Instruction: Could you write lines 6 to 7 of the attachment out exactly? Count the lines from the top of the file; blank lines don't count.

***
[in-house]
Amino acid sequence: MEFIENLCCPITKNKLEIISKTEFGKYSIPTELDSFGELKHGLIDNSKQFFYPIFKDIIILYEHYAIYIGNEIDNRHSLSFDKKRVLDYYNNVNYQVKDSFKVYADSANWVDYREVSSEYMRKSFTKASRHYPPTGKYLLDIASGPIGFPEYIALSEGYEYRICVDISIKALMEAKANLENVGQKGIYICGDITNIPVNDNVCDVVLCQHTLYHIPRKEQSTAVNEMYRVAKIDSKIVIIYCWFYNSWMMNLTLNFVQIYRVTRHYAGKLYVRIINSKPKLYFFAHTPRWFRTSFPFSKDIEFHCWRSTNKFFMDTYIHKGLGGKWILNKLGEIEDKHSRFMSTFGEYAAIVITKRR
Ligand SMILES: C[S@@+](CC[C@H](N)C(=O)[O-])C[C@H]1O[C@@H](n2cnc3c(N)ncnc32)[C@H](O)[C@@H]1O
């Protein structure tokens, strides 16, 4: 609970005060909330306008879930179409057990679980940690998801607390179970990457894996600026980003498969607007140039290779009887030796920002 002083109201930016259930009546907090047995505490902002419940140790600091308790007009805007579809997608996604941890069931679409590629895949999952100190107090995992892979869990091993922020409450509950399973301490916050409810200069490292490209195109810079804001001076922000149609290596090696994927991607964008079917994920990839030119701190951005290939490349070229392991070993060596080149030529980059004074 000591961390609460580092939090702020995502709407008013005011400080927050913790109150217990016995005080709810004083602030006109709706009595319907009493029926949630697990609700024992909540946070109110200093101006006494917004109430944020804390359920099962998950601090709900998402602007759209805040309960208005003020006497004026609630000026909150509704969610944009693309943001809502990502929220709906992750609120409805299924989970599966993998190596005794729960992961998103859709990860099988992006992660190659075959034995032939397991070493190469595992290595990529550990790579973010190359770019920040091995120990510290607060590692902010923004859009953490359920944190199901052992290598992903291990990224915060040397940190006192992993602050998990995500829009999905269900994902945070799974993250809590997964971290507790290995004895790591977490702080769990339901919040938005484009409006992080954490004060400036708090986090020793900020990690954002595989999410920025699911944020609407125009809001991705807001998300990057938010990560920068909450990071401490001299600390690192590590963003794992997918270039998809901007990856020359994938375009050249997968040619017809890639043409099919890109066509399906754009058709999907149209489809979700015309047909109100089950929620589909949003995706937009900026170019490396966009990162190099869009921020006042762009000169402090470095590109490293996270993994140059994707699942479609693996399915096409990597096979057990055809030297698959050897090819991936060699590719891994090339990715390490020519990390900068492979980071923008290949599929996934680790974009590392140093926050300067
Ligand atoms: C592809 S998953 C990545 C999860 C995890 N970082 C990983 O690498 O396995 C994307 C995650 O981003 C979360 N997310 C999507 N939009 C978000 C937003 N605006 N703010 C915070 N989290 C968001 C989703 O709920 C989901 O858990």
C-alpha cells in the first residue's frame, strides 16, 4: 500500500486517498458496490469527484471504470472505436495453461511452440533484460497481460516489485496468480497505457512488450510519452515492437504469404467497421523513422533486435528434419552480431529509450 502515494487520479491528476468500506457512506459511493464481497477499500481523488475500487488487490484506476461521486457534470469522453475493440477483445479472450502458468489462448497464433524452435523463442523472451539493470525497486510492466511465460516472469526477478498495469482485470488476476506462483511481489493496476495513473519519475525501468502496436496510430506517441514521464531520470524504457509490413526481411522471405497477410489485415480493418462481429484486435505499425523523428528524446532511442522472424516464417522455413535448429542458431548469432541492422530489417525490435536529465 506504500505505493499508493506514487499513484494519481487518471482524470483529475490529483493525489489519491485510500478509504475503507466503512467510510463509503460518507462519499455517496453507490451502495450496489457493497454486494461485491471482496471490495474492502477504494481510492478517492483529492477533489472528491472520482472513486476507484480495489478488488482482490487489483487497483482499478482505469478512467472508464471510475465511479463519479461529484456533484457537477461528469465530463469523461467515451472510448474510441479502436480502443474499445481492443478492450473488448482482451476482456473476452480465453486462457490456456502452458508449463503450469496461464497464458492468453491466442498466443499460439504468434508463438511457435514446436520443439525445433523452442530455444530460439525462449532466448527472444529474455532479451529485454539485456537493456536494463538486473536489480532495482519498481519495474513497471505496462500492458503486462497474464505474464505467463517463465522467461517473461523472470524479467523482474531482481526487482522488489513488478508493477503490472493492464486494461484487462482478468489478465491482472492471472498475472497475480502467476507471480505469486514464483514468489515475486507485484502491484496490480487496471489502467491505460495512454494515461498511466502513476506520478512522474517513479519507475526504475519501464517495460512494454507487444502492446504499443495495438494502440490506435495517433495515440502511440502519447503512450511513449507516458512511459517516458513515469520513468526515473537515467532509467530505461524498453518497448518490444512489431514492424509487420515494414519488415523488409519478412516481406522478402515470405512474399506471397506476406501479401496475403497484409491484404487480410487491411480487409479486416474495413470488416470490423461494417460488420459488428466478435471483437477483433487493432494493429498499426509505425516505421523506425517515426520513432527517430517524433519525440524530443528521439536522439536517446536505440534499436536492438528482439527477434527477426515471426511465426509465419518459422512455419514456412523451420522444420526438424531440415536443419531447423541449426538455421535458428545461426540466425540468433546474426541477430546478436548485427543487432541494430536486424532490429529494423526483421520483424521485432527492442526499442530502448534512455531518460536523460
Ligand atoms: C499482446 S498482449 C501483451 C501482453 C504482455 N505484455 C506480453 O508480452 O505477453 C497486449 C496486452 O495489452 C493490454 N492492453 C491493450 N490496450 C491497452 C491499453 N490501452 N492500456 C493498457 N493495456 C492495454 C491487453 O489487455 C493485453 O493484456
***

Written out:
C-alpha cells in the first residue's frame, strides 16, 4: 500500500486517498458496490469527484471504470472505436495453461511452440533484460497481460516489485496468480497505457512488450510519452515492437504469404467497421523513422533486435528434419552480431529509450 502515494487520479491528476468500506457512506459511493464481497477499500481523488475500487488487490484506476461521486457534470469522453475493440477483445479472450502458468489462448497464433524452435523463442523472451539493470525497486510492466511465460516472469526477478498495469482485470488476476506462483511481489493496476495513473519519475525501468502496436496510430506517441514521464531520470524504457509490413526481411522471405497477410489485415480493418462481429484486435505499425523523428528524446532511442522472424516464417522455413535448429542458431548469432541492422530489417525490435536529465 506504500505505493499508493506514487499513484494519481487518471482524470483529475490529483493525489489519491485510500478509504475503507466503512467510510463509503460518507462519499455517496453507490451502495450496489457493497454486494461485491471482496471490495474492502477504494481510492478517492483529492477533489472528491472520482472513486476507484480495489478488488482482490487489483487497483482499478482505469478512467472508464471510475465511479463519479461529484456533484457537477461528469465530463469523461467515451472510448474510441479502436480502443474499445481492443478492450473488448482482451476482456473476452480465453486462457490456456502452458508449463503450469496461464497464458492468453491466442498466443499460439504468434508463438511457435514446436520443439525445433523452442530455444530460439525462449532466448527472444529474455532479451529485454539485456537493456536494463538486473536489480532495482519498481519495474513497471505496462500492458503486462497474464505474464505467463517463465522467461517473461523472470524479467523482474531482481526487482522488489513488478508493477503490472493492464486494461484487462482478468489478465491482472492471472498475472497475480502467476507471480505469486514464483514468489515475486507485484502491484496490480487496471489502467491505460495512454494515461498511466502513476506520478512522474517513479519507475526504475519501464517495460512494454507487444502492446504499443495495438494502440490506435495517433495515440502511440502519447503512450511513449507516458512511459517516458513515469520513468526515473537515467532509467530505461524498453518497448518490444512489431514492424509487420515494414519488415523488409519478412516481406522478402515470405512474399506471397506476406501479401496475403497484409491484404487480410487491411480487409479486416474495413470488416470490423461494417460488420459488428466478435471483437477483433487493432494493429498499426509505425516505421523506425517515426520513432527517430517524433519525440524530443528521439536522439536517446536505440534499436536492438528482439527477434527477426515471426511465426509465419518459422512455419514456412523451420522444420526438424531440415536443419531447423541449426538455421535458428545461426540466425540468433546474426541477430546478436548485427543487432541494430536486424532490429529494423526483421520483424521485432527492442526499442530502448534512455531518460536523460
Ligand atoms: C499482446 S498482449 C501483451 C501482453 C504482455 N505484455 C506480453 O508480452 O505477453 C497486449 C496486452 O495489452 C493490454 N492492453 C491493450 N490496450 C491497452 C491499453 N490501452 N492500456 C493498457 N493495456 C492495454 C491487453 O489487455 C493485453 O493484456